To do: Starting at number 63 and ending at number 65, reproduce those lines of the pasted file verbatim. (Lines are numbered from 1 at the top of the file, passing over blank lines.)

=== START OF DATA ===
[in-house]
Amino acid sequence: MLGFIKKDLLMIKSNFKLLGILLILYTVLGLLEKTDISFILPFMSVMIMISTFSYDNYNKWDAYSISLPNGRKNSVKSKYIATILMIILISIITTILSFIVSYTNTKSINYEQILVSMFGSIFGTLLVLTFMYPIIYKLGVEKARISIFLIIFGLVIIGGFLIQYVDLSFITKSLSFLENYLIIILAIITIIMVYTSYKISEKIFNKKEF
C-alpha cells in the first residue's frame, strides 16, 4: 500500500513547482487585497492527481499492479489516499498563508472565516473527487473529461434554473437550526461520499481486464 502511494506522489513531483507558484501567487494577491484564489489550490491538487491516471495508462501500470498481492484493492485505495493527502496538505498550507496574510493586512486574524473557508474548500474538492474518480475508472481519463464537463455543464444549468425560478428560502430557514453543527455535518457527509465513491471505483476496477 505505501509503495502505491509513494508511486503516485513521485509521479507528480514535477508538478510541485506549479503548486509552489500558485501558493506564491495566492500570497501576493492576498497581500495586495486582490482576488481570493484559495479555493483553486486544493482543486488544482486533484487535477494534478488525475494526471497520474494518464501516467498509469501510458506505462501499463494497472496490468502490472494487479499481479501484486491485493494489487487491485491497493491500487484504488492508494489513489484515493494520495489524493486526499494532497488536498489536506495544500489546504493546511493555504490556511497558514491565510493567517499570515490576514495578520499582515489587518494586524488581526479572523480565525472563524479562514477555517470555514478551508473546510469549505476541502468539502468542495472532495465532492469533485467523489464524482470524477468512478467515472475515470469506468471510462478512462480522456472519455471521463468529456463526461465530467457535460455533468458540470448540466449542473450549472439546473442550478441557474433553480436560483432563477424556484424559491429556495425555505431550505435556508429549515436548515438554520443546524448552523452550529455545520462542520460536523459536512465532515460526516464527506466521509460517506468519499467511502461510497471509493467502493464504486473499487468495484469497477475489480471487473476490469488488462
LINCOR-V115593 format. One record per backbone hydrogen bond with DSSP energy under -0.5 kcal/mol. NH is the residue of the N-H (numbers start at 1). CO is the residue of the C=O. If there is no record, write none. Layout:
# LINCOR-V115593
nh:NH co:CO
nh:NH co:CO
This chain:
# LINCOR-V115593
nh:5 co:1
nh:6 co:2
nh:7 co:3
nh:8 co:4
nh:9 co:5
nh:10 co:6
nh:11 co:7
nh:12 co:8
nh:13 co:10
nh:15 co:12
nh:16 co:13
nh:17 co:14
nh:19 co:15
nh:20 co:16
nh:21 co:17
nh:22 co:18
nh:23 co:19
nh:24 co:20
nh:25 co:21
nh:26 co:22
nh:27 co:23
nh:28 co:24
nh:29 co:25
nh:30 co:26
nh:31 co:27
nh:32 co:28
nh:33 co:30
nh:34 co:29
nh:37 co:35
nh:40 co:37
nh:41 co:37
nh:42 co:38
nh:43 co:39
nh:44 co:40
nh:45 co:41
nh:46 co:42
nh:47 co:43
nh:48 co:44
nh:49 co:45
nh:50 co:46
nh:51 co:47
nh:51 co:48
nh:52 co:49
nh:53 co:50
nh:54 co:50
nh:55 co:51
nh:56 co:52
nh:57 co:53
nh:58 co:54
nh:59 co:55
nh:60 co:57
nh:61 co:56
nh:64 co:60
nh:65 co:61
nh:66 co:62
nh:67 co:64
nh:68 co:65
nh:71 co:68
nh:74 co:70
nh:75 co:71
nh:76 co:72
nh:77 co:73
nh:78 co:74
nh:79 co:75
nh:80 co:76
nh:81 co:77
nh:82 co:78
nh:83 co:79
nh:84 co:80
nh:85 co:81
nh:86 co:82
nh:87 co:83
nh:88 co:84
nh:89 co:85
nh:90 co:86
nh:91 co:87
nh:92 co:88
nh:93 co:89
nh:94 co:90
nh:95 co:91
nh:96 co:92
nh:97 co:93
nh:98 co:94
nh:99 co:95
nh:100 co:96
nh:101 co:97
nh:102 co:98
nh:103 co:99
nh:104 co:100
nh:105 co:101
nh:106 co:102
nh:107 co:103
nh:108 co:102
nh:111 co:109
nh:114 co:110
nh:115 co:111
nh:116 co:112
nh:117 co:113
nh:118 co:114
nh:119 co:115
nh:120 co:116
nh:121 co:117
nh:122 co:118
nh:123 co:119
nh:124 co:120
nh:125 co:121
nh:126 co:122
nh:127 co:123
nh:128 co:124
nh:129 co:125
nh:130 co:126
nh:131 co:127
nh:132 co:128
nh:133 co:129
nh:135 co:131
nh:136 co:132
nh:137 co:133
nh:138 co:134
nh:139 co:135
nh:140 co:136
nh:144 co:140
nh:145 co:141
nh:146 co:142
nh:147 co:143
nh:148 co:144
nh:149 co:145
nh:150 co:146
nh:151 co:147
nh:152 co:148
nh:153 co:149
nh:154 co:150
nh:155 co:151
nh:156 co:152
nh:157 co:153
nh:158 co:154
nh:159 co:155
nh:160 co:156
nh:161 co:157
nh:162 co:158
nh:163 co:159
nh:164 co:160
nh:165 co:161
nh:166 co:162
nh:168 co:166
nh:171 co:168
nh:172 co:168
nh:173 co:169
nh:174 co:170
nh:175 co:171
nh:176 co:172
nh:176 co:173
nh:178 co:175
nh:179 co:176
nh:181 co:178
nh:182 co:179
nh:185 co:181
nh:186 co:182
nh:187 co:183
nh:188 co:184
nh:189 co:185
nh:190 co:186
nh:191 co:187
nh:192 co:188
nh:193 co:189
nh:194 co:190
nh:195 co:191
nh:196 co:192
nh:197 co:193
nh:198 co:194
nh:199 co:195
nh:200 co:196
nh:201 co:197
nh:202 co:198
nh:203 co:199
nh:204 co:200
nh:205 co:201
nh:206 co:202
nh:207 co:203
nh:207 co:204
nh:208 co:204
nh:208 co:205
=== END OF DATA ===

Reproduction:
nh:65 co:61
nh:66 co:62
nh:67 co:64